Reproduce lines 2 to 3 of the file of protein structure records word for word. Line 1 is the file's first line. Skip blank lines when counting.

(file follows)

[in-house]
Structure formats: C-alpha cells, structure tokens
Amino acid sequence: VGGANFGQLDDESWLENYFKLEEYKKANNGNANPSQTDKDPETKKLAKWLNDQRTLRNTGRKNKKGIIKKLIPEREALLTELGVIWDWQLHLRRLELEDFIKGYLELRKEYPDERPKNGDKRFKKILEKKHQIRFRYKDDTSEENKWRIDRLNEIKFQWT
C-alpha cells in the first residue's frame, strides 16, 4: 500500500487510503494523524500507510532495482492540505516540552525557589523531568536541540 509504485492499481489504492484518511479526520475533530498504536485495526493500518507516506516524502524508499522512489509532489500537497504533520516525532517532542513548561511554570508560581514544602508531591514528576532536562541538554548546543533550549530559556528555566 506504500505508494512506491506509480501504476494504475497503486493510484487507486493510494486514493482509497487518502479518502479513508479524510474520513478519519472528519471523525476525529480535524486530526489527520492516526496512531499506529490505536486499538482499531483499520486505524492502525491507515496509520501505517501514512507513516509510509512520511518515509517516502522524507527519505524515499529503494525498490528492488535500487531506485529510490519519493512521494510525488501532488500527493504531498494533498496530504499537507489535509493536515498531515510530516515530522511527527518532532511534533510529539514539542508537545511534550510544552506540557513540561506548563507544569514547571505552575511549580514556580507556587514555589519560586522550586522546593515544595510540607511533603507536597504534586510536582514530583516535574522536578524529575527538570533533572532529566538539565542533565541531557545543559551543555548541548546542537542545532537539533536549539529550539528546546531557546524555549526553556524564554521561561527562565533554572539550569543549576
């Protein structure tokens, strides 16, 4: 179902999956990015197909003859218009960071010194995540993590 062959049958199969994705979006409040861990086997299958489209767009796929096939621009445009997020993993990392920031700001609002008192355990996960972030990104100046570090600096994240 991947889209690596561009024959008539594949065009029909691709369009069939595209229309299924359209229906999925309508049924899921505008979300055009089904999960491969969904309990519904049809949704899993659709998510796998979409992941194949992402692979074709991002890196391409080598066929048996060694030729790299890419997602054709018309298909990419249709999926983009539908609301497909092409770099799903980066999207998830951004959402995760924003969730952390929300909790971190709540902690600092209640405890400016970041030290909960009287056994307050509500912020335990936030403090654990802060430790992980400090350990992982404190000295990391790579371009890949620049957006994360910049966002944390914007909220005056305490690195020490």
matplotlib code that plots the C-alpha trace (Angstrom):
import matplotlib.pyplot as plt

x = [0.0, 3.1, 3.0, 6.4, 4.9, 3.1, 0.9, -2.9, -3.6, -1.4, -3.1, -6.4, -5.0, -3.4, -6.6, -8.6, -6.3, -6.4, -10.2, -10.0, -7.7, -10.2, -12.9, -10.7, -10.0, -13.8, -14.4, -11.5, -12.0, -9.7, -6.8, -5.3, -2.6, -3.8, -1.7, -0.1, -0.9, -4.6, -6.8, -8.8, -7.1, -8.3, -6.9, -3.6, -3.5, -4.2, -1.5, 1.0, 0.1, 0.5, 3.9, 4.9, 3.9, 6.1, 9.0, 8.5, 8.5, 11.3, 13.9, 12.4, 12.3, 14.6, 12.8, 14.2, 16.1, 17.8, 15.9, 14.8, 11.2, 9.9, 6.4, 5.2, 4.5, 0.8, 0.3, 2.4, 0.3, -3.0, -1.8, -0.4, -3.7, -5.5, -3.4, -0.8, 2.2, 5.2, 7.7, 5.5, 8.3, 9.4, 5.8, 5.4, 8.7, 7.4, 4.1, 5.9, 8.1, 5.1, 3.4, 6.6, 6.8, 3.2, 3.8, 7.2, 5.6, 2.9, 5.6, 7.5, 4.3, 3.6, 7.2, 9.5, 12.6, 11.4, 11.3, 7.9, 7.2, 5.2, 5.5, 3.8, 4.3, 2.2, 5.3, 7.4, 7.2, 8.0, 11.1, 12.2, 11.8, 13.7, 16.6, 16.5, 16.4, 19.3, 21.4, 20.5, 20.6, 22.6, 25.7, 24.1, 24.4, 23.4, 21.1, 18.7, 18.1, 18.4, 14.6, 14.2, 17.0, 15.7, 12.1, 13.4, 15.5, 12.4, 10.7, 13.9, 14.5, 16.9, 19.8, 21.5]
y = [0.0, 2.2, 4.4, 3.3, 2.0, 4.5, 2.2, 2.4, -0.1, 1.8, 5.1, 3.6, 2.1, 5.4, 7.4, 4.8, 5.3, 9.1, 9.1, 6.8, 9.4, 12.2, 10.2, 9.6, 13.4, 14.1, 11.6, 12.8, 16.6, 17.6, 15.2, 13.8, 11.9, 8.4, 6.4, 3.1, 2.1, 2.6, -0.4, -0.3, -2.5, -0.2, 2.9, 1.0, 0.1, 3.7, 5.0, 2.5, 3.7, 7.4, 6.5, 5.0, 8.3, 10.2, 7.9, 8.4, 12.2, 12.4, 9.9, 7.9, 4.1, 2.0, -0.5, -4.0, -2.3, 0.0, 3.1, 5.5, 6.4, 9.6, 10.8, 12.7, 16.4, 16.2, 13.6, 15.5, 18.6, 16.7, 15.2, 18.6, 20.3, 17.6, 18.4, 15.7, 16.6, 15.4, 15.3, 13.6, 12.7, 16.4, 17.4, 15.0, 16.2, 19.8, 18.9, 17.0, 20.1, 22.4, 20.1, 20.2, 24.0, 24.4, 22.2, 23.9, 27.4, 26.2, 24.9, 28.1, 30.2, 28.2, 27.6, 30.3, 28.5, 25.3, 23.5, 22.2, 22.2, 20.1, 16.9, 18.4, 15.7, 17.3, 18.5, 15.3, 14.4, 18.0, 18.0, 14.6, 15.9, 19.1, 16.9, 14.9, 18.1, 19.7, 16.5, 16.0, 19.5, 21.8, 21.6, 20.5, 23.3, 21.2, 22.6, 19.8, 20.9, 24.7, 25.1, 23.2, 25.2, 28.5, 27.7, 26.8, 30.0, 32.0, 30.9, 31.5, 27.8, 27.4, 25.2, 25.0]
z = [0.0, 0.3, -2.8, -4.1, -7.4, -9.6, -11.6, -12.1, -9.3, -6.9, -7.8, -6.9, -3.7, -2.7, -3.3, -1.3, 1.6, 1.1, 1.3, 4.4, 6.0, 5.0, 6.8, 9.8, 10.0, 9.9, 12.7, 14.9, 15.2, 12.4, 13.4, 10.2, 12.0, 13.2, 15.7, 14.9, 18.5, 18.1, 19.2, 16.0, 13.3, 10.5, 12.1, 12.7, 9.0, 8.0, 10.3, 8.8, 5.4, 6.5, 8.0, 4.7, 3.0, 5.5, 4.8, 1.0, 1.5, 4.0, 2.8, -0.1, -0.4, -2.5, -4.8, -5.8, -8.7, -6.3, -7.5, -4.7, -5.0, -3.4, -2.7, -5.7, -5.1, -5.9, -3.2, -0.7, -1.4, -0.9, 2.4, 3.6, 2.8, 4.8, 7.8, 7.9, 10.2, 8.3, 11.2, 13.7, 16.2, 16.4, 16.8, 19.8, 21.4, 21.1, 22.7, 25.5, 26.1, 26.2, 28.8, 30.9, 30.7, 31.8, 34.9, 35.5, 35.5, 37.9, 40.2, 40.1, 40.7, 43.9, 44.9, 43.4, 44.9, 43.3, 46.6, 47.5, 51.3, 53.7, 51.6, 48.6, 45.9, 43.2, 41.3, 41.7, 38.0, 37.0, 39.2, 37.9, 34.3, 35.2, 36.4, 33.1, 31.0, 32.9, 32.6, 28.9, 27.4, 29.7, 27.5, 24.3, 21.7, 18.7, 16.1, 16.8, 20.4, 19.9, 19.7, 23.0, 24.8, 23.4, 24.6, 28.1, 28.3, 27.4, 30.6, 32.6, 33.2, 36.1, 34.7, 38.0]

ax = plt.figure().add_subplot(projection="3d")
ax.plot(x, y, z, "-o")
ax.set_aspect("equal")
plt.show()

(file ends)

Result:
Structure formats: C-alpha cells, structure tokens
Amino acid sequence: VGGANFGQLDDESWLENYFKLEEYKKANNGNANPSQTDKDPETKKLAKWLNDQRTLRNTGRKNKKGIIKKLIPEREALLTELGVIWDWQLHLRRLELEDFIKGYLELRKEYPDERPKNGDKRFKKILEKKHQIRFRYKDDTSEENKWRIDRLNEIKFQWT